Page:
Costa Rica | Services: the other side of exports in the free zone regime and its main challenges

21 Nov, 2023 | Noticias-en

Normally, we associate free zones with exports of goods and very frequently with medical devices. However, service exports in Cosa Rica, according to COMEX statistics, indicate that they have had an annual growth rate of 6%, reaching the figure of US$ 11,790 million in 2022 and of this a significant number has been focused in the technology.

Costa Rica expanded its focus to strengthen the services sector and continued to promote foreign investment from manufacturing companies dedicated to the technology and medical devices sector. This was possible by taking advantage of the country’s bilingual workforce and its strategic position in the region. To achieve this objective, the following are considered key milestones that allowed this transformation: i) introduction of high-tech services, ii) training of a highly qualified workforce, iii) the strategic positioning of the country for the region and iv) the expansion of the type of services that were sought to be brought to Costa Rica, this related to encouraging high-tech companies to be part of this group of investors.

Now, Costa Rica’s transformation into service-focused free zones is not going without challenges. On November 16, during the BLP Free Trade Zone Leaders Forum conference , there was the opportunity to discuss the challenges that currently plague companies under the regime with members of both the public and private sectors. Of which, it was possible to highlight:

Talent Retention: As the service sector continues to grow, the competition to find qualified labor has become an intensive task for new investors. Therefore, the country’s ability to provide a constant supply of this talent has become a challenge and one that the entire sector identifies as a key piece that the government must address. For its part, the government is looking for strategic allies from the private sector who together will help them address this issue. Therefore, it is evident that there is a need for both sectors to work together to create an action plan on this issue.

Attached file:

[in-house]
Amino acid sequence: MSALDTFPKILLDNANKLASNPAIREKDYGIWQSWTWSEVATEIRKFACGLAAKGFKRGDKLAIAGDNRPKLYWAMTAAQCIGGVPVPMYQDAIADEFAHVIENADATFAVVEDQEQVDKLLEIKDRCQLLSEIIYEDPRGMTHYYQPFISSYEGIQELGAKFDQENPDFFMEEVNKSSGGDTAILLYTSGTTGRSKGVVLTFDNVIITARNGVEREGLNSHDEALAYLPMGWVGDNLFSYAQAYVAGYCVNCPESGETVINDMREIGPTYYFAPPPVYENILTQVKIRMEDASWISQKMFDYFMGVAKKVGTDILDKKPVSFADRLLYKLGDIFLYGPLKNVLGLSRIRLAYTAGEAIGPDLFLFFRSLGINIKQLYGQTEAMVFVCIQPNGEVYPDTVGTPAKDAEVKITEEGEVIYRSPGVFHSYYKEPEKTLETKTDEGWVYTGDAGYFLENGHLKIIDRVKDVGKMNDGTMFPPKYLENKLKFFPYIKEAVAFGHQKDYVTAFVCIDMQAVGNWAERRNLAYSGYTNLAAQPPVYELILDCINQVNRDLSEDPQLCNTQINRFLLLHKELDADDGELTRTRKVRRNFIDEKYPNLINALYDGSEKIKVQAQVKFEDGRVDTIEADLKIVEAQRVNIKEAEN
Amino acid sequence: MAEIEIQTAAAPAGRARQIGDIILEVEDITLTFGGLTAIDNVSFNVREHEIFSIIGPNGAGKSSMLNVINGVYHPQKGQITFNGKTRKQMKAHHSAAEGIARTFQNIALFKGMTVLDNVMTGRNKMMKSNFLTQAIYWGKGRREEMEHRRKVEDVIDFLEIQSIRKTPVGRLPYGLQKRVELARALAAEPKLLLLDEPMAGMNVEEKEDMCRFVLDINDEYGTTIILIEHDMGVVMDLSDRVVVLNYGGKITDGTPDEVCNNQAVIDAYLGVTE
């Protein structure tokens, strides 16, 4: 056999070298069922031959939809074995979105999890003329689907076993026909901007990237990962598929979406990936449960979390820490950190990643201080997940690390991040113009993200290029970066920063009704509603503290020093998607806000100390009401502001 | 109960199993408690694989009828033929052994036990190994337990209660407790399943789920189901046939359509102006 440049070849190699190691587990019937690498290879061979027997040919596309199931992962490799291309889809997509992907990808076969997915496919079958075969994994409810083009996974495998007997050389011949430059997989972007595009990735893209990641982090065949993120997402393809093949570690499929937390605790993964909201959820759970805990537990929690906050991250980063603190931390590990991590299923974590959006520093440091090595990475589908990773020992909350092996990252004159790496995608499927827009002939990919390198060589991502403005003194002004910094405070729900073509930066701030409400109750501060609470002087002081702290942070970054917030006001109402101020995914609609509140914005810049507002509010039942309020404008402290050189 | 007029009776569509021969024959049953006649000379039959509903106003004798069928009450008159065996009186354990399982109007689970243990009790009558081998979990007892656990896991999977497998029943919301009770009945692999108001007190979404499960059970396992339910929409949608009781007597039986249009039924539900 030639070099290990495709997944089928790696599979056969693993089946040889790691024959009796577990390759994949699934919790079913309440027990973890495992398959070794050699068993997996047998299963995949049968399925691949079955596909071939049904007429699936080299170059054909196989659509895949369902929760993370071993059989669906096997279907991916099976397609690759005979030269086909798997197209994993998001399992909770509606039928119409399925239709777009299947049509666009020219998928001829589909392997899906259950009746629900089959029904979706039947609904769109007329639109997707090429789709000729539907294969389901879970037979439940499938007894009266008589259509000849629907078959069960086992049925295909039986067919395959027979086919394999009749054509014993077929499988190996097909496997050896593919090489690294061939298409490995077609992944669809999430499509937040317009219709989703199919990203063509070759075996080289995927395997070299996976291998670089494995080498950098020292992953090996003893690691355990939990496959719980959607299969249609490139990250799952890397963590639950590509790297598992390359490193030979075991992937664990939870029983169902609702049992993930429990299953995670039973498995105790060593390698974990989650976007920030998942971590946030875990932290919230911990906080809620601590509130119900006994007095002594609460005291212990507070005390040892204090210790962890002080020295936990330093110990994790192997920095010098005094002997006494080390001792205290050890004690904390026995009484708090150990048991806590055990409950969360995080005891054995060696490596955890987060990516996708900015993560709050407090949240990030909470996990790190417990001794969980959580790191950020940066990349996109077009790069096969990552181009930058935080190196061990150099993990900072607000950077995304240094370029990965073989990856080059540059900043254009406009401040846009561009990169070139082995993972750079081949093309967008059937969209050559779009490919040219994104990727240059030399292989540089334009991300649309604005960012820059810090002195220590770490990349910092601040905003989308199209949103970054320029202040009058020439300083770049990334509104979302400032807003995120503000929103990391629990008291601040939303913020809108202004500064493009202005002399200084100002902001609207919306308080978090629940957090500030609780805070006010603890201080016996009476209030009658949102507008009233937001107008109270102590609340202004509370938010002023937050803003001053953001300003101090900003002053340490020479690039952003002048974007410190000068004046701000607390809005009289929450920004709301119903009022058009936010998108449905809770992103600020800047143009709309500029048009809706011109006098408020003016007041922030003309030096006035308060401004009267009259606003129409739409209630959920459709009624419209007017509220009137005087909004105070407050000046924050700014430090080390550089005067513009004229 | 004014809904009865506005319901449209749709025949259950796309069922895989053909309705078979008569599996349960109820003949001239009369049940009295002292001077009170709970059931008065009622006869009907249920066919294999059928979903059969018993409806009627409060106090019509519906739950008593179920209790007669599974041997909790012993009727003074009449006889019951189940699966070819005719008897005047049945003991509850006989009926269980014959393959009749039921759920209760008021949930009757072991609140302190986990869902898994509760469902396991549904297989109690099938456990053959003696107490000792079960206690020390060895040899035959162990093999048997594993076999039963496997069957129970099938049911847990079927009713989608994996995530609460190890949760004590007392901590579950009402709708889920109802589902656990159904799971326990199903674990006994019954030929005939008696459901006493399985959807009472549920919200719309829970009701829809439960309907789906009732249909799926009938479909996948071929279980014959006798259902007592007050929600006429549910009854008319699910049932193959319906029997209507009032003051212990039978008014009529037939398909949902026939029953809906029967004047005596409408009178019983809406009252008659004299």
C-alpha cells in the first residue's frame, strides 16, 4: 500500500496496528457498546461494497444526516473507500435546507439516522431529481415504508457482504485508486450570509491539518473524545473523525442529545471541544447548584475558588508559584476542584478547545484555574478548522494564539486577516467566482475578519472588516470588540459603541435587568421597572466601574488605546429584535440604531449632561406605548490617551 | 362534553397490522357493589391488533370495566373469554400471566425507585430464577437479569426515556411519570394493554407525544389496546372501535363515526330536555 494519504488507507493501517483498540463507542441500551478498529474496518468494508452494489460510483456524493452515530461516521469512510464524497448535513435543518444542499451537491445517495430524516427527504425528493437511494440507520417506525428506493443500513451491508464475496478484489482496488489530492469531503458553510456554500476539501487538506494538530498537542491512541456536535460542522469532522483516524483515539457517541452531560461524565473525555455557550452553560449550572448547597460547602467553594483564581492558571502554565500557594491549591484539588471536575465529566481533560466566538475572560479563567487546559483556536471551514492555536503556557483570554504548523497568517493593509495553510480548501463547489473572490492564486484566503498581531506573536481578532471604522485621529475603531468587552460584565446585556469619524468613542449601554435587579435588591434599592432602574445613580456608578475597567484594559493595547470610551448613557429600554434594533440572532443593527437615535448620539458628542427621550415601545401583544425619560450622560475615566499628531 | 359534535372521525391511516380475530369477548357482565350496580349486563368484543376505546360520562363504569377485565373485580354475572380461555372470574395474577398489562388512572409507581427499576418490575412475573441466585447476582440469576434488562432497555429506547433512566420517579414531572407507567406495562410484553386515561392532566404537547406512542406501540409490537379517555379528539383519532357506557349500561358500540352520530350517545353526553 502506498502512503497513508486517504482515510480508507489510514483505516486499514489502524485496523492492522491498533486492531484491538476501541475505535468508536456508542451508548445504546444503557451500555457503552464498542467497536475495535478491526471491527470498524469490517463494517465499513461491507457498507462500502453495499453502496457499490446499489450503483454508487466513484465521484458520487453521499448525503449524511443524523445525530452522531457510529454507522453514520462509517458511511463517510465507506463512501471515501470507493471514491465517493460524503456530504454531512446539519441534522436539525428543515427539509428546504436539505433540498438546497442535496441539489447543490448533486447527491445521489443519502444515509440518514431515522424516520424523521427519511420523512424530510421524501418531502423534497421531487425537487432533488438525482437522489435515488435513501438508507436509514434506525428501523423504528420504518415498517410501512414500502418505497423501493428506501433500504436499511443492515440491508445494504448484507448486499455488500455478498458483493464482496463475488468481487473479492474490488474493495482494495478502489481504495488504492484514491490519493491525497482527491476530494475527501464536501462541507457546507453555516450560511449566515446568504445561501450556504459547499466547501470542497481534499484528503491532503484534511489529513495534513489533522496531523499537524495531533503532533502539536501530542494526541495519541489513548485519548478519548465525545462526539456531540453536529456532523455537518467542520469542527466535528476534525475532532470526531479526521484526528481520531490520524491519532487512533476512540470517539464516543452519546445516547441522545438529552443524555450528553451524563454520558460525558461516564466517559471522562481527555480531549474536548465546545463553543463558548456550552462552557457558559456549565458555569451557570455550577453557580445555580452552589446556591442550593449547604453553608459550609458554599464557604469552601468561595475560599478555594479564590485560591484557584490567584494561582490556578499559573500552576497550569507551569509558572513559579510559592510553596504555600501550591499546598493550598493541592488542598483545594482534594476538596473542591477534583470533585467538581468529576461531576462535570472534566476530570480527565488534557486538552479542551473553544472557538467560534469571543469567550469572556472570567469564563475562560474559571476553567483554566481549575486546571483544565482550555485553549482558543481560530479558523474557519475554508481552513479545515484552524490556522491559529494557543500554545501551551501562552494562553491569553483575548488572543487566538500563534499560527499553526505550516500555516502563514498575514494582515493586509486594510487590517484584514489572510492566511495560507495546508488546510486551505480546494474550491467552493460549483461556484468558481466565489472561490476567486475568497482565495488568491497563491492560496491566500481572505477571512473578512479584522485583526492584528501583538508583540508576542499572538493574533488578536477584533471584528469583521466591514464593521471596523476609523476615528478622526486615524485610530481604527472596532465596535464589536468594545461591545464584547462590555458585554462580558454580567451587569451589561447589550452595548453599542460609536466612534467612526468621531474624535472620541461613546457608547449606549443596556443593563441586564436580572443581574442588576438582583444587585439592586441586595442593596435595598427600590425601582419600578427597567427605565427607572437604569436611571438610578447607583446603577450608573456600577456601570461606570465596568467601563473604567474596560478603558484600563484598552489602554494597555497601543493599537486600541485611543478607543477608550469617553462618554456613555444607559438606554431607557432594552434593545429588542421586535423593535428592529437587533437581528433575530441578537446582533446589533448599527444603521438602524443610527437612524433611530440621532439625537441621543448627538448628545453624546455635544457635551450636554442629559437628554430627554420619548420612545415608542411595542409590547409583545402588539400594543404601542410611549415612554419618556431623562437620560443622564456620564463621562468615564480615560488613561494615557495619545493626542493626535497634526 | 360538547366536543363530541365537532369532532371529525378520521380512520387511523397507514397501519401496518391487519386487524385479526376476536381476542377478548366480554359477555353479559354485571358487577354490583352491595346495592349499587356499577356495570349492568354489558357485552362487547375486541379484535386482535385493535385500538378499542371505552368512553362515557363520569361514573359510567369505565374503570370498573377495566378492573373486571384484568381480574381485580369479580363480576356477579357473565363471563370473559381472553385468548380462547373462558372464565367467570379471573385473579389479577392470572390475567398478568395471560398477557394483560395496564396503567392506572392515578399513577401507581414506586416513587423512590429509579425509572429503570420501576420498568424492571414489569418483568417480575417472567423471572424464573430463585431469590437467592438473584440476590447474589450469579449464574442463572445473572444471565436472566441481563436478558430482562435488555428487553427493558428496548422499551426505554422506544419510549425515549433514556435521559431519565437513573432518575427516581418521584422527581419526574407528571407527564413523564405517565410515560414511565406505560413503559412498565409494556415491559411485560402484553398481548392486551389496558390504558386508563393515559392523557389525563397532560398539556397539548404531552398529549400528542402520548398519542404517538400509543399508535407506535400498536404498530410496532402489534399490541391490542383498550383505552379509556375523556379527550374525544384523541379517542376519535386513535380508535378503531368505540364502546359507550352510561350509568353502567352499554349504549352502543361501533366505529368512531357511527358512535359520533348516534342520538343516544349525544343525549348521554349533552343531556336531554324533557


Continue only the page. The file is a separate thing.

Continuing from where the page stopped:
Global Minimum Tax: With the entry into force in some countries of the global minimum tax, there is uncertainty as to how Costa Rica will apply this rule and the way in which it will affect the free zone regime in the country. The comments from the public sector are aligned with the fact that there will be a need to reform and establish a new direction for the free zone market in Costa Rica. However, the goal is that the alternatives and changes that are eventually implemented are formed in conjunction with the private sector. Therefore, it is important to highlight that new changes are coming, but these changes can also come with new opportunities.

Education of the Specialized Workforce: Since talent retention is a major challenge, it must also be aligned with the creation of a specialized workforce. The country needs to continue building diversified curricula that allow the creation of a qualified workforce. To do this, the government aims to transform the way this workforce is educated. For their part, service companies highlight the investment they must make to train their workforce. However, it is clear that more work must be done hand in hand between both sectors so that the training process is achieved between a combination of work from both parties. For its part, the government recognizes that the work that companies do in this area has been vital to the growth of the country’s workforce.

Attention, the challenges are important, since through the growth of the service sector, Costa Rica has been highly benefited. According to PROCOMER studies, in 2021 free zones generated approximately 164,000 direct jobs. Likewise, of this amount, it has been estimated that 49% of the workforce has been used by service companies. The export of services from the free zone has also become an important source of foreign exchange earnings for the country. On the other hand, Costa Rica’s success in attracting foreign investment has boosted the country’s economic growth and strengthened international relations. Proof of this is the decision of the United States to partner with Costa Rica to promote and strengthen the country’s semiconductor industry.

Costa Rica’s path from the manufacturing-oriented free zone to an innovative and highly skilled service sector is an example of the country’s ability to transform and pursue economic growth. Betting on its strengths, such as investing in its education, developing its workforce, creating investment-friendly environments, has allowed the country to become a competitive player in the global services industry. However, as the country and the world continue to change, there are new challenges ahead that must be addressed. Therefore, the government is right to continue its investment in this sector to seek to maintain this competitive advantage.

For more information you can contact:





Juan Carlos Tristán | BLP Partner |


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